George Will

``If we had ESPN 22 years ago, we wouldn't have any children.''
     -- a college coach, 1990
     WASHINGTON -- You are in a ballpark with your 12-year-old. The shortstop makes a sparkling play and your child murmurs, ``Web gem.'' As a slugger approaches the plate your child says, with a hint of drollery, ``You can't stop him, you can only hope to contain him.''  When the slugger hits one 400 feet, the child says, ``That'll make the Top Ten Plays.''
  Congratulations: Your child is bilingual. He or she speaks SportsCenterese, the lingua franca of ESPN nation, the capital of which is Bristol, Conn., where 27 satellite dishes scarf up 40,000 feeds a year, the best of which are sent around the clock to sports addicts, such as the viewer who, in 1987, said: ``Please show the Nebraska-UCLA game at 6:00 as I have a 5:00 Mass and would have to find a priest to replace me if you show it earlier.''

     ESPN will be a quarter-century old on Sept. 7. Measurements of ``brand resonance'' show that among 138 brands, including Coca-Cola and McDonalds, ESPN ranks first among men. Each week more than 90 million people are exposed to ESPN media -- ESPN (there are locally produced SportsCenters in Canada, Brazil, a Spanish version for the rest of Latin America, China, India and Taiwan), ESPN2, ESPN Classic, (2.3 million page views in a peak hour), and ESPN The Magazine (a circulation of 1.7 million in just five years).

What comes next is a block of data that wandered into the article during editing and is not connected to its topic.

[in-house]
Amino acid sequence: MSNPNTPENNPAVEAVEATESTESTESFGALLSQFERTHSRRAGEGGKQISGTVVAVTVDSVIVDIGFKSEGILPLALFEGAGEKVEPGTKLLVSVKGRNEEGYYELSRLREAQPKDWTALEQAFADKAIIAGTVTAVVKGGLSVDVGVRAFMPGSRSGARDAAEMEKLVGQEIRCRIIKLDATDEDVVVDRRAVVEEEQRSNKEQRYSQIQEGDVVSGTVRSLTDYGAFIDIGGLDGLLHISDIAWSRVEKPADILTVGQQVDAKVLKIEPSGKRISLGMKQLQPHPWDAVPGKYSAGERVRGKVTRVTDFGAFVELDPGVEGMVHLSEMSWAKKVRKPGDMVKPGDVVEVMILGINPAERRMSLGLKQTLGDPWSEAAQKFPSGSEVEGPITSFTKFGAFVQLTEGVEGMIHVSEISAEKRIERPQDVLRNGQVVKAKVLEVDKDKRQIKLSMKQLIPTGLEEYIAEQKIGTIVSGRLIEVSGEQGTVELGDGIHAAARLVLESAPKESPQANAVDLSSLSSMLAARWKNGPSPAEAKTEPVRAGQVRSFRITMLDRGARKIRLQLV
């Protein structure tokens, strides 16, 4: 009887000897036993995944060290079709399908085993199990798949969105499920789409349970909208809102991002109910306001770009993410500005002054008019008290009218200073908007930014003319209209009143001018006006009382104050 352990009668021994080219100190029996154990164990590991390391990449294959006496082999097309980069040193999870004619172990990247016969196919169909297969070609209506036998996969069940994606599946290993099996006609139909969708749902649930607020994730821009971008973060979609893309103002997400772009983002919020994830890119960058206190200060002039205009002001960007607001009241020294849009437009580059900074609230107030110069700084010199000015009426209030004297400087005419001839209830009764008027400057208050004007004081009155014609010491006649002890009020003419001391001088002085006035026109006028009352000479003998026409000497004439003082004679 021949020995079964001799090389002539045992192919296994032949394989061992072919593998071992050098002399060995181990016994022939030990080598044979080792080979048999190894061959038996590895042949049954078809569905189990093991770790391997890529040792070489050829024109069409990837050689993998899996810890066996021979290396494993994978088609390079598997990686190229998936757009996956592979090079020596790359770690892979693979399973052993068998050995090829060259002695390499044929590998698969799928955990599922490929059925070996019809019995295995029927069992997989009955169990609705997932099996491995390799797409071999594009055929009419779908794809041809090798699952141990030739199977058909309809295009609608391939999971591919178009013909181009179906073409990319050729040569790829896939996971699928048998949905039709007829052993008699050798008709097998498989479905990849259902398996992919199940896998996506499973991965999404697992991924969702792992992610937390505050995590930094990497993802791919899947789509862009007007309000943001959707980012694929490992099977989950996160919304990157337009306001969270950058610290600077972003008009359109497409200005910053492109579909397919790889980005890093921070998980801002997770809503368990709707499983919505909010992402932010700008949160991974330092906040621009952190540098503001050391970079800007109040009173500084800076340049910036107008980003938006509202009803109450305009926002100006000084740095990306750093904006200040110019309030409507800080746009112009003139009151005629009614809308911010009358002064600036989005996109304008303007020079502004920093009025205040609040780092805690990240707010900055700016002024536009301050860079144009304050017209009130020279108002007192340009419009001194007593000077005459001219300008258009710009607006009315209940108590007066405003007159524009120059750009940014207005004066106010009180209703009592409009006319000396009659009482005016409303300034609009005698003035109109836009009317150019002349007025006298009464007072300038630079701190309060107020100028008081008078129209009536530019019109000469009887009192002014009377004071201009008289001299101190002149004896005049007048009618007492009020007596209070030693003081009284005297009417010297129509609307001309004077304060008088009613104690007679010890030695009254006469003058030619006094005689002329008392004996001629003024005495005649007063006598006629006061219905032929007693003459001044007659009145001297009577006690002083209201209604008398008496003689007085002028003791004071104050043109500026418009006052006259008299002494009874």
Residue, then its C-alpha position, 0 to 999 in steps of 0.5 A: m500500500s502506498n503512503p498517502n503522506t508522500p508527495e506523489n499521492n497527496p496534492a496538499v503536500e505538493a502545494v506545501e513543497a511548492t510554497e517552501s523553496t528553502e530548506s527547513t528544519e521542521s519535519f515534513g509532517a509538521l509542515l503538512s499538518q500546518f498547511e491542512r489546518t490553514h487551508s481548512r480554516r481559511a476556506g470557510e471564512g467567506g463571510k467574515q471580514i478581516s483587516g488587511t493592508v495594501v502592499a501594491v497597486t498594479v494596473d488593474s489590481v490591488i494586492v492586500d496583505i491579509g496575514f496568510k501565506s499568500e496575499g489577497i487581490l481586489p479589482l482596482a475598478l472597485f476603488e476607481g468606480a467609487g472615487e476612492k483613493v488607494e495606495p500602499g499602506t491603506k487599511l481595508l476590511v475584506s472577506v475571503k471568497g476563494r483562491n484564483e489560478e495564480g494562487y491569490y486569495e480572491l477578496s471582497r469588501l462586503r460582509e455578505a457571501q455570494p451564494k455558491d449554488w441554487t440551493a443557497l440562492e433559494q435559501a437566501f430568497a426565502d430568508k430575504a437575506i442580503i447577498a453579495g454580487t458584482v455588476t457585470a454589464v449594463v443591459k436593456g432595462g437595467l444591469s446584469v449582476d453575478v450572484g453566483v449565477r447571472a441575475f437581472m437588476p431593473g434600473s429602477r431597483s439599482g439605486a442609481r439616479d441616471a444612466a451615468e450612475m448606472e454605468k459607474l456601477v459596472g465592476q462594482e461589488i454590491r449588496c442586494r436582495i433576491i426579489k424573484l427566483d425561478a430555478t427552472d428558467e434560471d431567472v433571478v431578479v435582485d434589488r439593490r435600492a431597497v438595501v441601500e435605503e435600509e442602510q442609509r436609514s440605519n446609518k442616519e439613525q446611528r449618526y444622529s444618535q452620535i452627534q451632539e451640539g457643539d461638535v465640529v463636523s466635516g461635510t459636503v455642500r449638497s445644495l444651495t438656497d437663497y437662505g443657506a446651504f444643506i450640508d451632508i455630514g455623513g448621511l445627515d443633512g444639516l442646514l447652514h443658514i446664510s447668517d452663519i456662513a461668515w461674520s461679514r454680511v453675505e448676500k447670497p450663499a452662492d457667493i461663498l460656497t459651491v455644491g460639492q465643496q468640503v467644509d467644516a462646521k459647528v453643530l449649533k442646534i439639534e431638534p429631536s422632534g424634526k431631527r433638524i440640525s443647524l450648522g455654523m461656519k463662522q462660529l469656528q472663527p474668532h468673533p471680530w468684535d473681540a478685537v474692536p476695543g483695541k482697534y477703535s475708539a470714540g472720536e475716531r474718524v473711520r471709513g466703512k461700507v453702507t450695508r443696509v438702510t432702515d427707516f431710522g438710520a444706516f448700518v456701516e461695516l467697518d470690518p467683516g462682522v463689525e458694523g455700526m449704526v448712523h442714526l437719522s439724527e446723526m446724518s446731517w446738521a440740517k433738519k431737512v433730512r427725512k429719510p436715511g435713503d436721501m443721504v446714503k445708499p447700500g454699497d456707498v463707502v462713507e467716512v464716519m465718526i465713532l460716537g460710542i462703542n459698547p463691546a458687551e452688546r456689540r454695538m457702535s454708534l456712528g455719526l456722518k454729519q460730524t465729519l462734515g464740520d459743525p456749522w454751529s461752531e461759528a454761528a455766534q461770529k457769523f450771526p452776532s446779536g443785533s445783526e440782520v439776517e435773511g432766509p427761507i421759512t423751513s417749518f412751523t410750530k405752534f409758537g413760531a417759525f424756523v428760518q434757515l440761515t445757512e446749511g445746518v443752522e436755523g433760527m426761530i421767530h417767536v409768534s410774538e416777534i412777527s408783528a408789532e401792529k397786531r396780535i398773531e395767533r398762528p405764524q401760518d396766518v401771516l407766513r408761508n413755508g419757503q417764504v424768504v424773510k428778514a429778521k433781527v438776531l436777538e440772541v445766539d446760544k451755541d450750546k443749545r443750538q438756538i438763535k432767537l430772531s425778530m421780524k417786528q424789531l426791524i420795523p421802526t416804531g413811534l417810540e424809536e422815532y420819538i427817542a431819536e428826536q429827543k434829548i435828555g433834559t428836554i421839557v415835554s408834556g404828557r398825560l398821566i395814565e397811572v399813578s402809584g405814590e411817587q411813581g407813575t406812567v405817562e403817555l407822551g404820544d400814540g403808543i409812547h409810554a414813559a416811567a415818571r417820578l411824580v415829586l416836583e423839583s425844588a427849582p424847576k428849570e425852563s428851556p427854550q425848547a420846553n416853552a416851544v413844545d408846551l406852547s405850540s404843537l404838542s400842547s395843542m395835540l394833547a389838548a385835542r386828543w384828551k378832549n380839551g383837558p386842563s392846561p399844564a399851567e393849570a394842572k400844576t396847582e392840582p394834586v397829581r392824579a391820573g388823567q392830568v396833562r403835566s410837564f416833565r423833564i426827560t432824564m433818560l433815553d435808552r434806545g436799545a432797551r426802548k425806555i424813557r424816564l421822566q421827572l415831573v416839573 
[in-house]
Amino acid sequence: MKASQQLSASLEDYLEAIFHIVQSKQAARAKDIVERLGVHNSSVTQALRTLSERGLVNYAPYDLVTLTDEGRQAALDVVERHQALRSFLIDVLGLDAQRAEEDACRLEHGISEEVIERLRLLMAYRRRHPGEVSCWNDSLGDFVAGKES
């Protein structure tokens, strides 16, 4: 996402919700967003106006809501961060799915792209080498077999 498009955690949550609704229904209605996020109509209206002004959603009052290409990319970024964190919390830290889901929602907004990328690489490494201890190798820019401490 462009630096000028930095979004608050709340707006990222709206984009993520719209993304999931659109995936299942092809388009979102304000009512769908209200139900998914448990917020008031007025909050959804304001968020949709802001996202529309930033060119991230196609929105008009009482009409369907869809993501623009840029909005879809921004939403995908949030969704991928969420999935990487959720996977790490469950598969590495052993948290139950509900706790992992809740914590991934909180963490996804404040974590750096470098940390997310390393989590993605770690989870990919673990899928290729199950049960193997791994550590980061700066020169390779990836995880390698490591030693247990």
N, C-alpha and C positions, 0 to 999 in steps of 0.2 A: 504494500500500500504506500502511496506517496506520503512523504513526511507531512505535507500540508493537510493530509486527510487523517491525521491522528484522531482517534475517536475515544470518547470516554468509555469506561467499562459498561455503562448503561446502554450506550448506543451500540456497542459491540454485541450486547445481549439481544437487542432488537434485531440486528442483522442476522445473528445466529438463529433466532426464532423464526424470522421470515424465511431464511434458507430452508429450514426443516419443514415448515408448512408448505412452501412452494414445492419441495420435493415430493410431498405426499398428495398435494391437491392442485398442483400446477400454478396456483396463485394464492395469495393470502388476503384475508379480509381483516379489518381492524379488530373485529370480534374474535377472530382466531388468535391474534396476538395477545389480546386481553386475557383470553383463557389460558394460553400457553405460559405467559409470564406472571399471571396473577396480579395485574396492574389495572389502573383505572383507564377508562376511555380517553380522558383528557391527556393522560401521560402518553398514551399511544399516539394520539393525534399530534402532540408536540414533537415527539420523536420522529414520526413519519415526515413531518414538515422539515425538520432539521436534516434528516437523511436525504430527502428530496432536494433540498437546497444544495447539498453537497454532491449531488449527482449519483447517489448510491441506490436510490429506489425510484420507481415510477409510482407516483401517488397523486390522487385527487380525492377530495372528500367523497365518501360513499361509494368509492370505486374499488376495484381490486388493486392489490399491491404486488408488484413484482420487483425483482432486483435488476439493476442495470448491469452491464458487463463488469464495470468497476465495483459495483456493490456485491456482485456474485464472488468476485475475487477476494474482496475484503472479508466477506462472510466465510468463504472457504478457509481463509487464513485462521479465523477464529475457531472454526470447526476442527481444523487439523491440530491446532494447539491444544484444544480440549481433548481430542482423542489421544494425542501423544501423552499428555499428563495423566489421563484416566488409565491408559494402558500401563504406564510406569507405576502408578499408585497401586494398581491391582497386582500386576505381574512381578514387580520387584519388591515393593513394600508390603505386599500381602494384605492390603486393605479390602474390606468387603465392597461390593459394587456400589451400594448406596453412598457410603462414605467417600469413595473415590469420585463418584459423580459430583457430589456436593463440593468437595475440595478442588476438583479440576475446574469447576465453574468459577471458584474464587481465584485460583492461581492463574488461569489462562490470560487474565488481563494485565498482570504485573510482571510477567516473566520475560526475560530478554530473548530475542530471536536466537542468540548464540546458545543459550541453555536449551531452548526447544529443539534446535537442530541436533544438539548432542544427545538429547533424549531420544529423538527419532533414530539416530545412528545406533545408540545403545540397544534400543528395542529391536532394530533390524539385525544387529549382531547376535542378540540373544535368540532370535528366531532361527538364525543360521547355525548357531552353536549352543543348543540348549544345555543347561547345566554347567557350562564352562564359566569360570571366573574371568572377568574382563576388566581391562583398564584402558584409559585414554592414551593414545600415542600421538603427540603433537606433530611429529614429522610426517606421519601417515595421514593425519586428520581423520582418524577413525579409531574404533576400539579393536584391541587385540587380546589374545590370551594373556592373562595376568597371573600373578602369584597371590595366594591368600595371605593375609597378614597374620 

This stunning growth reflects ways America has changed in a quarter of a century. The change can be measured in money.

     In 1979, when the Entertainment and Sports Programming Network began, the average major league baseball salary was $113,558 and pitcher Nolan Ryan became the first million-dollar-a-year athlete in team sports. Today the average baseball salary ($2.55 million) has increased 2,241 percent and there are 1,702 million-dollar athletes. In 1979 broadcasters paid the National Football League $8.8 million annually; today the fee is approximately $2.25 billion, an increase of more than 25,400 percent.

George Will

George F. Will is a 1976 Pulitzer Prize winner whose columns are syndicated in more than 400 magazines and newspapers worldwide.
TOWNHALL DAILY: Be the first to read George Will's column. Sign up today and receive daily lineup delivered each morning to your inbox.

Due to the overwhelming enthusiasm of our readers it has become necessary to transfer our commenting system to a more scalable system in order handle the content.